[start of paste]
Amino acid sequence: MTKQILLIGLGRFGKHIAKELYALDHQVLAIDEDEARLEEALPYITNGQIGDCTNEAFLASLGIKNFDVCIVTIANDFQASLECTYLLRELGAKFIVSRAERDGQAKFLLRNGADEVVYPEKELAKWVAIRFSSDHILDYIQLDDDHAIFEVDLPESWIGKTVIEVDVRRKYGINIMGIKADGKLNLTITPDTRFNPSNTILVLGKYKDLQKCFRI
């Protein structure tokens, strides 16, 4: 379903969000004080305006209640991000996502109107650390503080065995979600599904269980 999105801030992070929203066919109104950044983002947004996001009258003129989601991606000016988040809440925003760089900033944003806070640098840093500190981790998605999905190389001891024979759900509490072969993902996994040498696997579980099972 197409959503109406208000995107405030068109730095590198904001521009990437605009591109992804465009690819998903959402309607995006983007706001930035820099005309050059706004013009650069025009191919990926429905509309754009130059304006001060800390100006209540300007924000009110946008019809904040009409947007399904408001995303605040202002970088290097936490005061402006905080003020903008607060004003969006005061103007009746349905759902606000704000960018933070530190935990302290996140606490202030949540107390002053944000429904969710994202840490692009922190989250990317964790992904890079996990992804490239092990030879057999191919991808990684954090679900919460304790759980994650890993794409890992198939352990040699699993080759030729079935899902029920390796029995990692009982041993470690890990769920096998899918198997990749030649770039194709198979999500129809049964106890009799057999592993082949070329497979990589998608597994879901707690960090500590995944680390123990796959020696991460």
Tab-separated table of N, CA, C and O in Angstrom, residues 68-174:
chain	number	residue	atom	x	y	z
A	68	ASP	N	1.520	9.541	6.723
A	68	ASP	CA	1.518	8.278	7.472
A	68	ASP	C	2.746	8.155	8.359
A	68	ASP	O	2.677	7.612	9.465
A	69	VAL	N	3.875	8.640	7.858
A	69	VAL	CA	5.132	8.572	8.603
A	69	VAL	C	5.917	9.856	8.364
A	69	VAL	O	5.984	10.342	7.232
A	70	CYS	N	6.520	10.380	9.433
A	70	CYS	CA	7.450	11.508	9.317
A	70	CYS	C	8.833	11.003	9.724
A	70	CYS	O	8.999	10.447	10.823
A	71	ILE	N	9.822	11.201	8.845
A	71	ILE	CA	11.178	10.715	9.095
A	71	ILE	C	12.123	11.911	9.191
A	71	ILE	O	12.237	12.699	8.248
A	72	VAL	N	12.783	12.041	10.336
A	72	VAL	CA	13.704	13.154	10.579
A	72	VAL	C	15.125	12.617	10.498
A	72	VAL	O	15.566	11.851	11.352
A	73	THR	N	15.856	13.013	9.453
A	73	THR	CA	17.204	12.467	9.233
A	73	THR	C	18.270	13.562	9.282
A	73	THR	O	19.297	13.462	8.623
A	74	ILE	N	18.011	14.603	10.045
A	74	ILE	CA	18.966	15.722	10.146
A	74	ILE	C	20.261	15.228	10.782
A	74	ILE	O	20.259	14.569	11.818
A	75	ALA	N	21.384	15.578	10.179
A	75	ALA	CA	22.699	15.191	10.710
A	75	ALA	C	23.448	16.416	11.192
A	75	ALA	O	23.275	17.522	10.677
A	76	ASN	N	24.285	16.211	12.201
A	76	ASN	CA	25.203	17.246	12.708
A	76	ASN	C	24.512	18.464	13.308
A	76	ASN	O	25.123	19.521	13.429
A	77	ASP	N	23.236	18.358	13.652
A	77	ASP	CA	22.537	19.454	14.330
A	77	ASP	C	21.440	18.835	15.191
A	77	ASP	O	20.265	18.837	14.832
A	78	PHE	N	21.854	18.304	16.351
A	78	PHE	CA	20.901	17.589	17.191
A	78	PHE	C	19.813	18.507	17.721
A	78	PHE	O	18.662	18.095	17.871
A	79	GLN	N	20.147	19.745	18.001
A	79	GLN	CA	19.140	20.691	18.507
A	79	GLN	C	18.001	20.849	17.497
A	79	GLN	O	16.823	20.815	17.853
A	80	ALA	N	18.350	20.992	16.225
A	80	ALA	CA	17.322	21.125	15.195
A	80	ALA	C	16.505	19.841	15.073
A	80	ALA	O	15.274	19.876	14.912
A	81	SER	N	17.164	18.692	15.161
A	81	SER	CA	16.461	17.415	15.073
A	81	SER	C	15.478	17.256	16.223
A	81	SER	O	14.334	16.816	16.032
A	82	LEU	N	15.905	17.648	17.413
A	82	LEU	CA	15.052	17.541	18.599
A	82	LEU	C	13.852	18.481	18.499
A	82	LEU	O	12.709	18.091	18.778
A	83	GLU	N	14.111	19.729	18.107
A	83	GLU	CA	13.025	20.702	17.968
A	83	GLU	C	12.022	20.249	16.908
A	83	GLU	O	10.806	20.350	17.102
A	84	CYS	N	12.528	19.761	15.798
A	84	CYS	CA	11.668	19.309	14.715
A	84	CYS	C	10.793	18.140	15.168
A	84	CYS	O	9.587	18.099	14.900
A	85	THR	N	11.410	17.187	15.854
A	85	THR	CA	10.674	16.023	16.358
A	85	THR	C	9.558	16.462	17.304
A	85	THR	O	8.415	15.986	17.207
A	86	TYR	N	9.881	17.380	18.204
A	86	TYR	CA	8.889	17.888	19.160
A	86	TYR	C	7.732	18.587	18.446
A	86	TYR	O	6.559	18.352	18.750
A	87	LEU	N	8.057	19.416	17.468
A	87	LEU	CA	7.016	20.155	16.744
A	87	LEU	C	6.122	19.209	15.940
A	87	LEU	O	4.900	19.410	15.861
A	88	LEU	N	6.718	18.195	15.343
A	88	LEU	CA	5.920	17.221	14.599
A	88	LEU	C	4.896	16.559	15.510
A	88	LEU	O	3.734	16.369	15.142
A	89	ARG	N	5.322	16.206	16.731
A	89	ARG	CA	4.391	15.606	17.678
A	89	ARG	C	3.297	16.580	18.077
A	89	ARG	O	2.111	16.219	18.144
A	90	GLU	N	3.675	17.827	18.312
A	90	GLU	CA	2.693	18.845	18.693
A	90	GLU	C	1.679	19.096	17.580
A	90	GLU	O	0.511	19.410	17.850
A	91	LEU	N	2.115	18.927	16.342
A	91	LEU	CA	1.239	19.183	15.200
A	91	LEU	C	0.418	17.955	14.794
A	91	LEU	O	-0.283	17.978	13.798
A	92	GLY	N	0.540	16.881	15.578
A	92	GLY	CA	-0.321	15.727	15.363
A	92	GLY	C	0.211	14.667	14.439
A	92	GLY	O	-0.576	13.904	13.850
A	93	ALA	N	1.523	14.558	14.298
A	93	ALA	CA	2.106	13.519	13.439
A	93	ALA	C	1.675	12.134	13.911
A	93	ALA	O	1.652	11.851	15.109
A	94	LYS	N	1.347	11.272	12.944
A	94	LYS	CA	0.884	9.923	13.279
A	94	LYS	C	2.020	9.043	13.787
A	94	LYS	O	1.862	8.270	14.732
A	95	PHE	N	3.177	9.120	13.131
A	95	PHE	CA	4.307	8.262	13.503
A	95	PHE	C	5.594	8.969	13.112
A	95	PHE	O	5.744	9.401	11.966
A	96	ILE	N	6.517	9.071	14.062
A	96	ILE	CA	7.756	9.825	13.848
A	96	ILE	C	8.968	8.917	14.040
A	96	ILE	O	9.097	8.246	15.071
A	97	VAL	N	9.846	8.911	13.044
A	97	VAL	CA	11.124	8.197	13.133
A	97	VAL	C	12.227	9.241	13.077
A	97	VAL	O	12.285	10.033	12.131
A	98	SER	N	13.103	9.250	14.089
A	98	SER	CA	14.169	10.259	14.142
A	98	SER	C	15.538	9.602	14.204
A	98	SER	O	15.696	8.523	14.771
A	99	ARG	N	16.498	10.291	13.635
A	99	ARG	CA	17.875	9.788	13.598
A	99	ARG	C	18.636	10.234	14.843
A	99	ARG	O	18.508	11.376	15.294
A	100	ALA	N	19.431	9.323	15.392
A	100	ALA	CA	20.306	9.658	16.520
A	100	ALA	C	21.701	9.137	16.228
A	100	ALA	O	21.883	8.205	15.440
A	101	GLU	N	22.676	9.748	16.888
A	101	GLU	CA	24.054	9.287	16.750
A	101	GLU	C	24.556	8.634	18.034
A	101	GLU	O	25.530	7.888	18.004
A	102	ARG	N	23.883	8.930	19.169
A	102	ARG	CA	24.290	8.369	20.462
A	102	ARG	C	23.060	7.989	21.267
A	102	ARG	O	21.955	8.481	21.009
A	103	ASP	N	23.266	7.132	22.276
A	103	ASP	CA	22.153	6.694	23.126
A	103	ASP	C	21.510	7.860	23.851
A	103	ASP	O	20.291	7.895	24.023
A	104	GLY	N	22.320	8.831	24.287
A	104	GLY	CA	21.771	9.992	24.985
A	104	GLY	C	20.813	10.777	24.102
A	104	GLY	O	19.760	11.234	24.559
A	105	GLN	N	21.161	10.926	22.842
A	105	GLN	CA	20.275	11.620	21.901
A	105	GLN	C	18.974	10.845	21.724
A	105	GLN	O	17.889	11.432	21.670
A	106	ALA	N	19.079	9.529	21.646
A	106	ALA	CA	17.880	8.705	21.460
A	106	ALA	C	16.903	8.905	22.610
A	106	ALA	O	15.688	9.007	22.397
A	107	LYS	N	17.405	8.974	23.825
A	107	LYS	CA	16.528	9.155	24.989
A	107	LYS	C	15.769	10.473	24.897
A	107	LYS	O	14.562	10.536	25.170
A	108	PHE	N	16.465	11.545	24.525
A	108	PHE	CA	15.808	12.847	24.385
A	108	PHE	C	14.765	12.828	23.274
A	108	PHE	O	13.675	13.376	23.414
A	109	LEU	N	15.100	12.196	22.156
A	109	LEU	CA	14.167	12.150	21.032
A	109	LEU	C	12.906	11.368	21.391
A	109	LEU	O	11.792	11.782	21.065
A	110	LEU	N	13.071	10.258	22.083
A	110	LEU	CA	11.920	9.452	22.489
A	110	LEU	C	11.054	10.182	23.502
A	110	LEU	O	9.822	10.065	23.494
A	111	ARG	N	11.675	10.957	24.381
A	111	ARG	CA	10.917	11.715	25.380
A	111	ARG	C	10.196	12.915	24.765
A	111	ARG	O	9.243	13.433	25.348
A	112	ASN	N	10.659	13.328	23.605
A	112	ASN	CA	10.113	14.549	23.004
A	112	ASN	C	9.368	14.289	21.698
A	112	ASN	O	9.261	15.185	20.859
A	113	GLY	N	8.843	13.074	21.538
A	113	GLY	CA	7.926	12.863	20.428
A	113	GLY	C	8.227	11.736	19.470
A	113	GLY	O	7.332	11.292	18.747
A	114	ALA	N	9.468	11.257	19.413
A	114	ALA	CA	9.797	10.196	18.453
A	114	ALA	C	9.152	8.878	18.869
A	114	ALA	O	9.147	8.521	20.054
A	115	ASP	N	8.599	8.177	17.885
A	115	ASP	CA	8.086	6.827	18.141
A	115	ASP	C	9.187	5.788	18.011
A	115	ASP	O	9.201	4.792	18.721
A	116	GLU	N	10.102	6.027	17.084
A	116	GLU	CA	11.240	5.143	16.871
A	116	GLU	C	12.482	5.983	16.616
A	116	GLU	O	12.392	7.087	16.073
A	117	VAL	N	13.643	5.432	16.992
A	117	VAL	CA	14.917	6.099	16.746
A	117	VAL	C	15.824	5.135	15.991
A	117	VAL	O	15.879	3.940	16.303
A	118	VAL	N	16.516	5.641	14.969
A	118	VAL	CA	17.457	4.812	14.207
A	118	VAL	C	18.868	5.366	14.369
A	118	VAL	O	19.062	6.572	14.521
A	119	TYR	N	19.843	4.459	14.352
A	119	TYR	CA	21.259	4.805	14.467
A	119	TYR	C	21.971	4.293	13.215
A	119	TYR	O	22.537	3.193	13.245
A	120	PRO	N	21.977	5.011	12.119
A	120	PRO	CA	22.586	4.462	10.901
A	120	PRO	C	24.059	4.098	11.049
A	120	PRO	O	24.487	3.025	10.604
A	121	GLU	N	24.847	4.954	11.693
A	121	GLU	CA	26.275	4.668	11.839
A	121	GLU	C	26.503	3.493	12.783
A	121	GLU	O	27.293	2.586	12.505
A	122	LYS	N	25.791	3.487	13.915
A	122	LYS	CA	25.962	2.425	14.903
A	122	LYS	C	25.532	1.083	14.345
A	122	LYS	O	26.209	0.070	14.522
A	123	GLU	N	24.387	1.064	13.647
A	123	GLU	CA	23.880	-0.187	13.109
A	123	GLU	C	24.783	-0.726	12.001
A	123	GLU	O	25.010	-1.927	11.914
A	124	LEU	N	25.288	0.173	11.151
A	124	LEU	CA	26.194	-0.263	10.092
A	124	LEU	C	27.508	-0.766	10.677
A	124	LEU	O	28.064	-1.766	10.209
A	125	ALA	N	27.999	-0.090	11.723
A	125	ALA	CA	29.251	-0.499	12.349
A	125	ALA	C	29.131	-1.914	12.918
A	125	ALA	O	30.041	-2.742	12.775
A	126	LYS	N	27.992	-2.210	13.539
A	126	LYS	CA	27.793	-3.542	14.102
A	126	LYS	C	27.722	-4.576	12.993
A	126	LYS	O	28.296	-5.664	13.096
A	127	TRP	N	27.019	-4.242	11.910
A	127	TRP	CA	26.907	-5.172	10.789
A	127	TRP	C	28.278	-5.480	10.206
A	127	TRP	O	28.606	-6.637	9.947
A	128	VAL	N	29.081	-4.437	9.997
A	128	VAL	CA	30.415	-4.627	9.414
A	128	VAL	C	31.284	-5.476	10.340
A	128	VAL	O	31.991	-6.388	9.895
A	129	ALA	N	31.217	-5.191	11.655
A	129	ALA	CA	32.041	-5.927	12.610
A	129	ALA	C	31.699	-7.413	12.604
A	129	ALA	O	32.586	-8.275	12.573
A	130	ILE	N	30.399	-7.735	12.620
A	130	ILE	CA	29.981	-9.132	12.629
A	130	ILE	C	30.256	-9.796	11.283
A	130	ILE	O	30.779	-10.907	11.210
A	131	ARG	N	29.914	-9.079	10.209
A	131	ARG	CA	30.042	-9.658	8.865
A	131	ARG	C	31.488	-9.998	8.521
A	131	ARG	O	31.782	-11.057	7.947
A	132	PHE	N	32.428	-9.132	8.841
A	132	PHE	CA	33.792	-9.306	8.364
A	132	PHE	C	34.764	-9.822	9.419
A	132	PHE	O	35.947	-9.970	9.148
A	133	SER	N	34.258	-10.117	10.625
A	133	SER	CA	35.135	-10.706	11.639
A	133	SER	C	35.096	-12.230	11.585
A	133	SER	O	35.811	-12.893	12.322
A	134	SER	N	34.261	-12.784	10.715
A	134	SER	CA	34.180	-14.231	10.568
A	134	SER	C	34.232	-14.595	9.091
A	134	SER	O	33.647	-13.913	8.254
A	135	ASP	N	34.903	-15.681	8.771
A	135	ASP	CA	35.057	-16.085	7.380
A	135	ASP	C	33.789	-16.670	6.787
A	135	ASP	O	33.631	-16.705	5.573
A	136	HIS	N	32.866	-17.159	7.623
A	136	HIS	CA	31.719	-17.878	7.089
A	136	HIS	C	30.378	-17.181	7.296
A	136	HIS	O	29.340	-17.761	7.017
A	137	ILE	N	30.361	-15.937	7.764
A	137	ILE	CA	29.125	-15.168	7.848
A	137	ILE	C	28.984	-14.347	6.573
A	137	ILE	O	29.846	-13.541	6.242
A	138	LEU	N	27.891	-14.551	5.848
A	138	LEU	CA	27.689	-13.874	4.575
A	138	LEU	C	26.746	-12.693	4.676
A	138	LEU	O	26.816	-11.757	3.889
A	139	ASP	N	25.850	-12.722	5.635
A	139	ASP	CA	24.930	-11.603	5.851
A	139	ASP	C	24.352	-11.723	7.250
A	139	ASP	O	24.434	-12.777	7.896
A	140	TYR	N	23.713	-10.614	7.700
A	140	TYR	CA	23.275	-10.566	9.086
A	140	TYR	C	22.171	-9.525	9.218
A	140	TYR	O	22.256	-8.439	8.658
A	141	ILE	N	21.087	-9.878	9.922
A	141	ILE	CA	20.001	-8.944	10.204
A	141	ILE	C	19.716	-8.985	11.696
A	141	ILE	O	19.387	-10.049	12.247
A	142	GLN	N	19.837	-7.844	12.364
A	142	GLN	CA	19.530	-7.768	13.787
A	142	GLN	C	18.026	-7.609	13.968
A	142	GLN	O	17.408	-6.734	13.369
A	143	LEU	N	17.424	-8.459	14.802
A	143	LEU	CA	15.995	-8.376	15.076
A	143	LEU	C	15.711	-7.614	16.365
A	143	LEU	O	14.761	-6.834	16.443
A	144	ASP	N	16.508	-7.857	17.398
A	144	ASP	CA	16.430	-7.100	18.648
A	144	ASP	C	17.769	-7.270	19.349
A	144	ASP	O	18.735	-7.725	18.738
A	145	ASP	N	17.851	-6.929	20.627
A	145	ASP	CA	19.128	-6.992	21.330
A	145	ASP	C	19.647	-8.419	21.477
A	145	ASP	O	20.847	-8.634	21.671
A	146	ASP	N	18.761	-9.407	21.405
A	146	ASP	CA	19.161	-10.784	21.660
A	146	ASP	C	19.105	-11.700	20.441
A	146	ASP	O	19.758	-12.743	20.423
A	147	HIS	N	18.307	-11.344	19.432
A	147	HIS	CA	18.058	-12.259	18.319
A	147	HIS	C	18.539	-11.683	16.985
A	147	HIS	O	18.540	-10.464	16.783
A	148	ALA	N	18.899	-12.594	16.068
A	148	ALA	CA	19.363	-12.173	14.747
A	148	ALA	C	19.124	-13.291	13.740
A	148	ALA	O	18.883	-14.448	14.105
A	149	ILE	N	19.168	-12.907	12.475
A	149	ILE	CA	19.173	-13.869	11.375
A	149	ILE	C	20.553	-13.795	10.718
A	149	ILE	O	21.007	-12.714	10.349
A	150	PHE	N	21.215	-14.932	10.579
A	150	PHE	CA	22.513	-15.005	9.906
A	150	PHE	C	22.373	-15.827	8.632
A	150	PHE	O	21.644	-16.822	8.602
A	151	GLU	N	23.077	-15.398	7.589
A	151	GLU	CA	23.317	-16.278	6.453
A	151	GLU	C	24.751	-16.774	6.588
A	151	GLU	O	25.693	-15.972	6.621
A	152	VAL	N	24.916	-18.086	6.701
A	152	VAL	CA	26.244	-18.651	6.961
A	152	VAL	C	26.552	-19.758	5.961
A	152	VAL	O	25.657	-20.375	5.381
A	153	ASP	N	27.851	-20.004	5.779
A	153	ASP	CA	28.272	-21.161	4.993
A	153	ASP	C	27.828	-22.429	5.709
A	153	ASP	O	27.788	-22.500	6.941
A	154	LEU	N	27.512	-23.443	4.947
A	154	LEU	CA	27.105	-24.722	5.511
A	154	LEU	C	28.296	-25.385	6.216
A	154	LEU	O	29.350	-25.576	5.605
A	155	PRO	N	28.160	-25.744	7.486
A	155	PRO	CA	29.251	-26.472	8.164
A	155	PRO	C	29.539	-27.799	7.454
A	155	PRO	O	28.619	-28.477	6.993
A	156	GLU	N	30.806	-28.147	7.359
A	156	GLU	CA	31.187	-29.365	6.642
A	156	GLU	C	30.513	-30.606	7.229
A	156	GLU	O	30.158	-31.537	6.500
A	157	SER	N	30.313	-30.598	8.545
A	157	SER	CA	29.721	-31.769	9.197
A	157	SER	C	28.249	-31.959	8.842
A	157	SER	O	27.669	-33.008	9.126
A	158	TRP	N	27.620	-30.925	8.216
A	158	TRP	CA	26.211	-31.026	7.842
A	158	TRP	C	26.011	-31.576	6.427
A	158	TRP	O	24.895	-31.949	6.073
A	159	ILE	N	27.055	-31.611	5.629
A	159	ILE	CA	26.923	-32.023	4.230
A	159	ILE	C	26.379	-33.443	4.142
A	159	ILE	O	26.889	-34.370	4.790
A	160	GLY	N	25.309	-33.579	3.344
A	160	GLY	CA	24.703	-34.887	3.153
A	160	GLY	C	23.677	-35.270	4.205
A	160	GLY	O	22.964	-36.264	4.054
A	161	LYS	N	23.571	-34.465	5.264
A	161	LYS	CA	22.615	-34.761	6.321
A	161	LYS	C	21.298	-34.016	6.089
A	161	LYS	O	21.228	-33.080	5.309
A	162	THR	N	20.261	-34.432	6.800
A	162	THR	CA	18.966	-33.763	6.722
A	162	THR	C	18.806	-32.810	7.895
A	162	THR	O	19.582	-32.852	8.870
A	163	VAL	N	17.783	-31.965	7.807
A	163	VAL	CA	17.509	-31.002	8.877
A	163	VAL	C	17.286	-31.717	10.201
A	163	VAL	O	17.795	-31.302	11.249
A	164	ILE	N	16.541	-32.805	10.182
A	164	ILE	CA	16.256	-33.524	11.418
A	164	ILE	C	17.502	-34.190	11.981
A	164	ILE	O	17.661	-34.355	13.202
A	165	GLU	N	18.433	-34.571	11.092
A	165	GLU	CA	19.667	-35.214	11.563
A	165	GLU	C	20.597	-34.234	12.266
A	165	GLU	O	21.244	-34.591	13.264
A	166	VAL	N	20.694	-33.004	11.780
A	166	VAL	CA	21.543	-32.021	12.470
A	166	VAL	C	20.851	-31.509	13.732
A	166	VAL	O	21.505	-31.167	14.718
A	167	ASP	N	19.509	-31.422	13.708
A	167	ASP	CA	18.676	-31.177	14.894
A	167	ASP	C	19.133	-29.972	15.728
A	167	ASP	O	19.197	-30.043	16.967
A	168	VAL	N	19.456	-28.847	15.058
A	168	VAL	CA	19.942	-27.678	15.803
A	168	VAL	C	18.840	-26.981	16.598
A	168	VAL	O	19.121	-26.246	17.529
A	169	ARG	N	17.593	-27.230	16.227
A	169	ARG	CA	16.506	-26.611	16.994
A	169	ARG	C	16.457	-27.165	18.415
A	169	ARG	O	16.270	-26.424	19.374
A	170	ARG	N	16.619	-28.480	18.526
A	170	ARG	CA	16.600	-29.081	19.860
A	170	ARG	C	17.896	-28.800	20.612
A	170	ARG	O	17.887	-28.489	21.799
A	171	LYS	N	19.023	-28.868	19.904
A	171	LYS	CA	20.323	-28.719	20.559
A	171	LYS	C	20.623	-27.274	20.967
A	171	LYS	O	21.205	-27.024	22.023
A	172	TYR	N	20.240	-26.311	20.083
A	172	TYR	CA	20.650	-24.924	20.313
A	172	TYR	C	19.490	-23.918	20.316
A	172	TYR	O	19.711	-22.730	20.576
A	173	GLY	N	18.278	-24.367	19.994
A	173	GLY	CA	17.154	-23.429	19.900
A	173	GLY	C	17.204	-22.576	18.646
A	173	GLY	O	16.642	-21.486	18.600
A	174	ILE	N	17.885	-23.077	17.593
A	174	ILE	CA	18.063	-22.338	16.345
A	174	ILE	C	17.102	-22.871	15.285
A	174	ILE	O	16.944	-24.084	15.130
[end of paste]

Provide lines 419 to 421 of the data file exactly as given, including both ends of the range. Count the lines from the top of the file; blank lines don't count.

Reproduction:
A	171	LYS	C	20.623	-27.274	20.967
A	171	LYS	O	21.205	-27.024	22.023
A	172	TYR	N	20.240	-26.311	20.083